A Missa sine nomine, literally a "Mass without a name", is a musical setting of the Ordinary of the Mass, usually from the Renaissance, which uses no pre-existing musical source material, as was normally the case in mass composition. Not all masses based on freely composed material were so named, but many were, particularly from the late 15th century through the 16th century.

One of the earliest examples of a Missa sine nomine is by Guillaume Dufay, (Bologna, International museum and library of music, Ms Q15) whose Missa Resvelliés vous (formerly known as a Missa sine nomine) dates from before 1430, and possibly as early as 1420.[1] It may have been written for the wedding of Carlo Malatesta and Vittoria di Lorenzo in Rimini.[2]

Many other composers wrote Missae sine nomine, including Walter Frye, Barbingant, Alexander Agricola, Johannes Tinctoris, Matthaeus Pipelare, Heinrich Isaac, Pierre de La Rue, Josquin des Prez, Jean Mouton, Vincenzo Ruffo, and others.

Some masses sine nomine, i.e. based on freely-composed material, were actually named in other ways: the most famous is Giovanni Pierluigi da Palestrina's Missa Papae Marcelli, the Pope Marcellus Mass, which according to a somewhat exaggerated legend persuaded the Council of Trent not to ban polyphonic writing in liturgical music. Also many canonic masses are literally sine nomine: the Missa prolationum of Johannes Ockeghem and the Missa ad fugam of Josquin des Prez are of this type, as is the late Missa sine nomine by Josquin, in which he returns with new insight to compositional problems he first tackled in his early Missa Ad fugam.[3][4] A myth dating from the time of the Council of Trent was that a Missa sine nomine hid a secular tune, and the listeners were expected to "get the joke"; however the practice of writing masses on freely-composed material predated the Council of Trent and the Counter-Reformation.[3]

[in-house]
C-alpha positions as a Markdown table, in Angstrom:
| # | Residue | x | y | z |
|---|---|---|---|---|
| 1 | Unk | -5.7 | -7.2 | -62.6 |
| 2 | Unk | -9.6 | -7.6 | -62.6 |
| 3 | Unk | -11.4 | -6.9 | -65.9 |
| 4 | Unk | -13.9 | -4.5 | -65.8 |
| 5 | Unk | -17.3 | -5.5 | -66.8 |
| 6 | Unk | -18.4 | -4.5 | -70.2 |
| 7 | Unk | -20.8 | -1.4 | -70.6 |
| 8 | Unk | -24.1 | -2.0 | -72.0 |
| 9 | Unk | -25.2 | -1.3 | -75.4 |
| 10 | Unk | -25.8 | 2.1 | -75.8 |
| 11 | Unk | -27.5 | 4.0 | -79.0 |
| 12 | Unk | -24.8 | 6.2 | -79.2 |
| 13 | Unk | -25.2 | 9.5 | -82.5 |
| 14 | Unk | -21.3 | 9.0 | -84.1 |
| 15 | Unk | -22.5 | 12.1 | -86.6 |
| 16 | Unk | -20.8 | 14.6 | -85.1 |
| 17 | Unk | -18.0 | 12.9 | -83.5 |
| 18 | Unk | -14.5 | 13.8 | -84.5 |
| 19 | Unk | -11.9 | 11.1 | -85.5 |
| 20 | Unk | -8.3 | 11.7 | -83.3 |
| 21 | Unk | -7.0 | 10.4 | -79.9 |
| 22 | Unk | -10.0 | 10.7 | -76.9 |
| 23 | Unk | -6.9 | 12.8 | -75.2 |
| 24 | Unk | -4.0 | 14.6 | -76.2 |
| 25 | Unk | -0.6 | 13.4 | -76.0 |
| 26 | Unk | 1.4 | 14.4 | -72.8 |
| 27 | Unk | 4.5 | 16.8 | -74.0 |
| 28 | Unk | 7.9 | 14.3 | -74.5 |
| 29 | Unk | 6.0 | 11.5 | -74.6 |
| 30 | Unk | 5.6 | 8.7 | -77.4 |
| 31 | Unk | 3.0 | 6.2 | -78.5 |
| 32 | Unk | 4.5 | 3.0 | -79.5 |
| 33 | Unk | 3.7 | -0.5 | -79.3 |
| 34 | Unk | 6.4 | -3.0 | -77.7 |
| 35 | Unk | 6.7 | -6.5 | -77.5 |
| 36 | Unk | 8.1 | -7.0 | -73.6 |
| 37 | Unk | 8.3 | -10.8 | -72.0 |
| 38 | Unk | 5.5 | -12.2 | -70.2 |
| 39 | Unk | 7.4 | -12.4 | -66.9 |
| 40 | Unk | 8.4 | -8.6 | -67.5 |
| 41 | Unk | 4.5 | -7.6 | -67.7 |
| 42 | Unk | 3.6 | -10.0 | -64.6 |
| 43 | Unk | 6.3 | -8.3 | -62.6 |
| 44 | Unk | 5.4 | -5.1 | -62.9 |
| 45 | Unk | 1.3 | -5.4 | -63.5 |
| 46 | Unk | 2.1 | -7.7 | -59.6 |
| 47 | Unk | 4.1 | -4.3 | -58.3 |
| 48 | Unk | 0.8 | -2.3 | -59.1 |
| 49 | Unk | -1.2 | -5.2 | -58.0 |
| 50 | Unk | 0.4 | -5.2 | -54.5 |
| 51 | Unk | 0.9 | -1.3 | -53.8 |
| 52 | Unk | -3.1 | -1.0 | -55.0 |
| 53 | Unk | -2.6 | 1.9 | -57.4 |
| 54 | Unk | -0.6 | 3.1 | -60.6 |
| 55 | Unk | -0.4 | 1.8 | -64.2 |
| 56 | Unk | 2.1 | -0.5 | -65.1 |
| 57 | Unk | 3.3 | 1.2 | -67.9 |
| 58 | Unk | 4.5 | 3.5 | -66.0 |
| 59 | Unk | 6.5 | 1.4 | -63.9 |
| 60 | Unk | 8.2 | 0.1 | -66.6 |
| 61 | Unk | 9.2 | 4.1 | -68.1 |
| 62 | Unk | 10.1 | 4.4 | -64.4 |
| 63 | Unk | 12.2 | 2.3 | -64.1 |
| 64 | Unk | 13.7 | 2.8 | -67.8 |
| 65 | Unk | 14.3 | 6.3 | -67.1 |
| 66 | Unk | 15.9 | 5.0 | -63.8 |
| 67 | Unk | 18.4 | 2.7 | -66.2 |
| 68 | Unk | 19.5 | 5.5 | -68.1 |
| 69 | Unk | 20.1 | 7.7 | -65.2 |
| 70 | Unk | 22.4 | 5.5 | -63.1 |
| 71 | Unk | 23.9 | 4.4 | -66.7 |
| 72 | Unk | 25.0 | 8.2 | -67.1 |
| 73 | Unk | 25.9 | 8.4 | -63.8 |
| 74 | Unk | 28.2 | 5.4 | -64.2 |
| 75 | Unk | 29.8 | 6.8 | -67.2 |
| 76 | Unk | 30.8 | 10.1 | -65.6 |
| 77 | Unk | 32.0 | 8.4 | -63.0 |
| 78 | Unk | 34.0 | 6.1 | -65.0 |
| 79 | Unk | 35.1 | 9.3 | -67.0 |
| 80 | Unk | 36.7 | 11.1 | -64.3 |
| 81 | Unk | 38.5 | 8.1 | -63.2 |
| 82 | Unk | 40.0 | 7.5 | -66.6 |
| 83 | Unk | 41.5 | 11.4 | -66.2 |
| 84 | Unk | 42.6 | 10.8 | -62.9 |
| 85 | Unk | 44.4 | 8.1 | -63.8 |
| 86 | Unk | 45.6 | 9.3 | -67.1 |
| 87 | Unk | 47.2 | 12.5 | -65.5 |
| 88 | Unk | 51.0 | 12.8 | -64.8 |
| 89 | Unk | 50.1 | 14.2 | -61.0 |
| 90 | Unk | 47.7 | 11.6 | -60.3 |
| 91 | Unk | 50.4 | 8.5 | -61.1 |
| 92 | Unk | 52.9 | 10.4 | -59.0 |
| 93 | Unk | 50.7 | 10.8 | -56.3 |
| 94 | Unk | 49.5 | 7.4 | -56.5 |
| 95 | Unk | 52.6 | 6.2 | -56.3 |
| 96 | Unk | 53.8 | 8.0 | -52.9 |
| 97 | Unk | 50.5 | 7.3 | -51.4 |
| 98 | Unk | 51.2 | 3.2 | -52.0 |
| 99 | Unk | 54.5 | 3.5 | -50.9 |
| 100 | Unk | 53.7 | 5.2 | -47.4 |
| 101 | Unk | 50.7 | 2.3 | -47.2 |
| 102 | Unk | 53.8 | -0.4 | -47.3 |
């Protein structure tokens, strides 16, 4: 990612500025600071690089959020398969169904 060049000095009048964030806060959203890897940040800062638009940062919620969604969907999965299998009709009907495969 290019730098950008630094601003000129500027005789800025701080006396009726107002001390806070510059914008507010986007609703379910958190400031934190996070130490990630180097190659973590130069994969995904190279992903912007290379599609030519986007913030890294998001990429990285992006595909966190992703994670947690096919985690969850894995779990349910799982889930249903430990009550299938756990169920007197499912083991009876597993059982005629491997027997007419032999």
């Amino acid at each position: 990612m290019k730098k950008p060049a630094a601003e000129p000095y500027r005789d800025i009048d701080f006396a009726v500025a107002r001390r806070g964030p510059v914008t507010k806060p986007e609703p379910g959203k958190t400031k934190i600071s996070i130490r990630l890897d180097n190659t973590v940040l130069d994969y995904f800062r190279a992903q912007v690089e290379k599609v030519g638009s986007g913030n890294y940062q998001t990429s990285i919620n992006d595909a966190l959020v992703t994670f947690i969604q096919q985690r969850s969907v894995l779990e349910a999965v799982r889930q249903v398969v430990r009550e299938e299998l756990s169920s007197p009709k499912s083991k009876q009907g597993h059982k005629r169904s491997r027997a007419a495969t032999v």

20th century

In 1977, Leon Schidlowsky composed a work that he called Misa Sine Nomine and dedicated to the Chilean human rights activist Victor Jara; the text is a juxtaposition of part of the mass ordinary with both Bible verses in Hebrew and contemporary texts, and he wrote it for different combinations of narrator, choirs, organ and percussion.


  1. ^ Cross, MQ
  2. ^ Planchart, quoted in program notes to Da Camera
  3. ^ a b Lockwood/Kirkman, Grove online
  4. ^ Bloxam, in Scherr, p. 204-209